Iron Mineralogy and Sediment Color in a 100 m Drill Core from Lake Towuti, Indonesia Reflect Catchment and Diagenetic Conditions

Sheppard, Rachel Y.; Milliken, Ralph E.; Russell, James M.; Sklute, Elizabeth C.; Darby Dyar, M.; Vogel, Hendrik; Melles, Martin; Bijaksana, Satria; Hasberg, Ascelina K. M.; Morlock, Marina A. (2021). Iron Mineralogy and Sediment Color in a 100 m Drill Core from Lake Towuti, Indonesia Reflect Catchment and Diagenetic Conditions. Geochemistry, geophysics, geosystems, 22(8) American Geophysical Union AGU 10.1029/2020GC009582

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Iron is the most abundant redox-sensitive element on the Earth’s surface, and the oxidation state, mineral host, and crystallinity of Fe-rich phases in sedimentary systems can record details of water-rock interactions and environmental conditions. However, we lack a complete understanding of how these Fe-rich materials are created, maintained, and oxidized or reduced in sedimentary environments, particularly those with mafic sources. The catchment of Lake Towuti, Indonesia, is known to contain a wide range of abundant crystalline Fe oxide, and the lake has a long sedimentary history. Here we study a ∼100 m long drill core from the lake to understand patterns of sedimentation and how young iron-rich sediments are affected by diagenesis through geologic time. We use visible/near infrared and Mössbauer spectroscopy, X-ray diffraction, bulk chemistry measurements, and statistical cluster analysis to characterize the core sediment. We find that the core sediment can be divided into three statistically different zones dominated by Mg serpentine, Al clay minerals, and Fe2+ carbonate, respectively. The entire core is rich in nanophase Fe, and elemental correlations and Fe mineralogy vary between these zones. The nanophase Fe is highly complex with both ferrous and ferric components, and contributes to, but does not dictate, variations in sediment color. We propose that the distinctive zones are the result of structural basin changes (notably river capture and shifting drainage patterns), and diagenetic overprinting caused by deep burial of reactive Fe. This complex record has implications for disentangling depositional and diagenetic trends in other mafic lacustrine systems.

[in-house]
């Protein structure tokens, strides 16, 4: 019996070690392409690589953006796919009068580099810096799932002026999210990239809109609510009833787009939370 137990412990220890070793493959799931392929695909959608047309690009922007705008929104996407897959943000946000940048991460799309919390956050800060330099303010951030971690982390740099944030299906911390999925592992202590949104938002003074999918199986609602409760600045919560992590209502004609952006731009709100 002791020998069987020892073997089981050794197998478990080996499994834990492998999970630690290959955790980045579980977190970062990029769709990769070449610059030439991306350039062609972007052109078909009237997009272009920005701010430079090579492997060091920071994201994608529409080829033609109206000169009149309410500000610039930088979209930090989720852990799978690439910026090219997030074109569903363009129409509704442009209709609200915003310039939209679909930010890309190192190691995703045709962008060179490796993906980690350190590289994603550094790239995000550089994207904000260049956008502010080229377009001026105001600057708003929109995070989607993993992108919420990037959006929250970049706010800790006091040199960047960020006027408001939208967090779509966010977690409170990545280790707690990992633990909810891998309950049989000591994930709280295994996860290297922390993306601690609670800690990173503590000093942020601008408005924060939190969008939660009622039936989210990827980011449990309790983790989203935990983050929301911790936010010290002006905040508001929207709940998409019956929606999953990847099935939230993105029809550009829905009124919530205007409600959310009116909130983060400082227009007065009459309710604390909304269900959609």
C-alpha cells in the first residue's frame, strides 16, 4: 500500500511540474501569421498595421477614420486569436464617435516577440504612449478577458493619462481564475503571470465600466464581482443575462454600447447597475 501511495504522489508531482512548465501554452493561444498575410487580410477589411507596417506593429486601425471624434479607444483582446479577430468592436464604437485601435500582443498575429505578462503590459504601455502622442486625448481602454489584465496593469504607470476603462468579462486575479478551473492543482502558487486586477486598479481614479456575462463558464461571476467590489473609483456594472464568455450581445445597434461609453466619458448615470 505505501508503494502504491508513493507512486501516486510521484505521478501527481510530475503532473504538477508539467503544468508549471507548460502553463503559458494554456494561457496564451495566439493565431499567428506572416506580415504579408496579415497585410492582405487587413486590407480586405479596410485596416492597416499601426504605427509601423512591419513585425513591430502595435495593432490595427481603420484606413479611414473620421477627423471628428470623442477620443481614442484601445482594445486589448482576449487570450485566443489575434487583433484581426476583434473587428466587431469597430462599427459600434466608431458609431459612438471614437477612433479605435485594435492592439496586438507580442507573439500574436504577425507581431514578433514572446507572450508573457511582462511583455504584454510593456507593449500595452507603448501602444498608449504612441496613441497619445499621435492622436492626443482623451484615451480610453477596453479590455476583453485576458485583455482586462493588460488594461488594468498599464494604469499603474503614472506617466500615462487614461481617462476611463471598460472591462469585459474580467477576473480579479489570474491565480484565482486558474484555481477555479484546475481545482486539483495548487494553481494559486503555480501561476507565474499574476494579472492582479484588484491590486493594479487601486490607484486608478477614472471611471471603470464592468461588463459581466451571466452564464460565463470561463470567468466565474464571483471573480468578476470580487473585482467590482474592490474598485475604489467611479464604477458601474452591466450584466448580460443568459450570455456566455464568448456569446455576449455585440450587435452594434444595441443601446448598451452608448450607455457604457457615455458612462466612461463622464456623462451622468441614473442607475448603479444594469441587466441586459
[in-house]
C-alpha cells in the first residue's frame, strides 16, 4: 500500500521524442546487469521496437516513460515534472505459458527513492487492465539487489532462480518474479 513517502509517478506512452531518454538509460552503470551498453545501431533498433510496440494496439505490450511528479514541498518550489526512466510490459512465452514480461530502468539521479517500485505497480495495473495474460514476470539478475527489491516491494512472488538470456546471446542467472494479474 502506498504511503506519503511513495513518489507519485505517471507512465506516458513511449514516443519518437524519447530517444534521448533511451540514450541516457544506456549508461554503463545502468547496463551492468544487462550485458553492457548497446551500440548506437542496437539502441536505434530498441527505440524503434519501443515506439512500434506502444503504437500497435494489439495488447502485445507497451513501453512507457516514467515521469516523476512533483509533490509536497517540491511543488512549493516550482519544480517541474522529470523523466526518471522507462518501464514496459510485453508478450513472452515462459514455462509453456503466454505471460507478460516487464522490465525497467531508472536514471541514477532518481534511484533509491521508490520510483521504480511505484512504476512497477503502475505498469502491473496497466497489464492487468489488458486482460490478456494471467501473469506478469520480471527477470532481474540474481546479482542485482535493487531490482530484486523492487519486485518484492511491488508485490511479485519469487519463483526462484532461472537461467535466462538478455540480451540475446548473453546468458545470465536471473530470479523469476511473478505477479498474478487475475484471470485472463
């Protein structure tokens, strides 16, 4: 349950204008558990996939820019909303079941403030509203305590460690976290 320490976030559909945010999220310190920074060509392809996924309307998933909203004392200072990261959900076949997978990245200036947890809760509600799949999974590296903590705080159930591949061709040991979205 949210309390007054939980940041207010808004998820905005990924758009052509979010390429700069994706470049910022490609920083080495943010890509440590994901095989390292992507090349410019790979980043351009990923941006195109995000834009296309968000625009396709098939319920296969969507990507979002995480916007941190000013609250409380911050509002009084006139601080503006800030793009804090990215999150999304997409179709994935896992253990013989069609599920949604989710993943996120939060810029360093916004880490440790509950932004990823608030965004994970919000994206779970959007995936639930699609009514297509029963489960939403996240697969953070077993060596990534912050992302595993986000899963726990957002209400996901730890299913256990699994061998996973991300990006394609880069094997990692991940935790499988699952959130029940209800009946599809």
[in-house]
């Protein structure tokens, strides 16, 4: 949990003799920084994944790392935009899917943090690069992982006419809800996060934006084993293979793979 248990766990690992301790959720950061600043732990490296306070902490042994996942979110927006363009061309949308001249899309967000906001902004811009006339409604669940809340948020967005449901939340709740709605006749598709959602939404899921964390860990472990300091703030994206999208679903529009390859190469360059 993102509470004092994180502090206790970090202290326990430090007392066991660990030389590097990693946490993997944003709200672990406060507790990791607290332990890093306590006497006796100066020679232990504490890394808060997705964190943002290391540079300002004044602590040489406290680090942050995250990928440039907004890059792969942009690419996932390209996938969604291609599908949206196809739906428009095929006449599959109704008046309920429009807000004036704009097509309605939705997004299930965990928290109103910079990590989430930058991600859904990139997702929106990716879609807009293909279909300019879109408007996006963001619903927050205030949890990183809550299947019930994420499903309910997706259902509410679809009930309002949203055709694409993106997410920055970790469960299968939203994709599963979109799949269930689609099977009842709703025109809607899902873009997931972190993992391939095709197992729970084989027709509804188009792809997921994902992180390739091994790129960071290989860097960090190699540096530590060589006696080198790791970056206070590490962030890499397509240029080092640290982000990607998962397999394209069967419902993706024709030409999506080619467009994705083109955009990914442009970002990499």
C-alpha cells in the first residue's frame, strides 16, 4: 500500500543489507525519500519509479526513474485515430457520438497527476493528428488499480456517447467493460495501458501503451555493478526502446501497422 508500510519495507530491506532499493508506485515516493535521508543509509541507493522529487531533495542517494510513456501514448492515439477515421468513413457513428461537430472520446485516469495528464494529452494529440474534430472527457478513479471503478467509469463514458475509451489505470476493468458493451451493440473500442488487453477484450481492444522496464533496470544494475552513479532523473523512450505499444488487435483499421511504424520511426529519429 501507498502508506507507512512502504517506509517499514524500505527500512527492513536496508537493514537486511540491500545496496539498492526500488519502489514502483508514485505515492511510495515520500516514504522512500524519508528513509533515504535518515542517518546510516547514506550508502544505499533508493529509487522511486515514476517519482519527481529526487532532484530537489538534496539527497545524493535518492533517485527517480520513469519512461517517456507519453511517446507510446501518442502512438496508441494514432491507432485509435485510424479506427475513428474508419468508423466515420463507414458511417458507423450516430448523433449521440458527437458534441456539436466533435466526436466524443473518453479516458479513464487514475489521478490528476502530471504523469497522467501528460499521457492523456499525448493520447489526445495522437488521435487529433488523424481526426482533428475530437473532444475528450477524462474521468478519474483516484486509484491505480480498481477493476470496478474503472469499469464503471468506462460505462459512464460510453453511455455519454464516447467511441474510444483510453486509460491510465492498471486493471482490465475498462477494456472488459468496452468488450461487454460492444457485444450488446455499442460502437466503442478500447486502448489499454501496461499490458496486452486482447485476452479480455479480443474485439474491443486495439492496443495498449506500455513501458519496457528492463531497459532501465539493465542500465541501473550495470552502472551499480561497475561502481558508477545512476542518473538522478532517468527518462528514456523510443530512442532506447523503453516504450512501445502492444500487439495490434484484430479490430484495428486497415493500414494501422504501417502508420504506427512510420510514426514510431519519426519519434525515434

Item Type:

Journal Article (Original Article)


10 Strategic Research Centers > Oeschger Centre for Climate Change Research (OCCR)
08 Faculty of Science > Institute of Geological Sciences

UniBE Contributor:

Vogel, Hendrik and Morlock, Marina Alexandra


500 Science > 550 Earth sciences & geology




American Geophysical Union AGU




Hendrik Vogel

Date Deposited:

13 Jul 2021 15:12

Last Modified:

28 Jul 2021 01:34

Publisher DOI:





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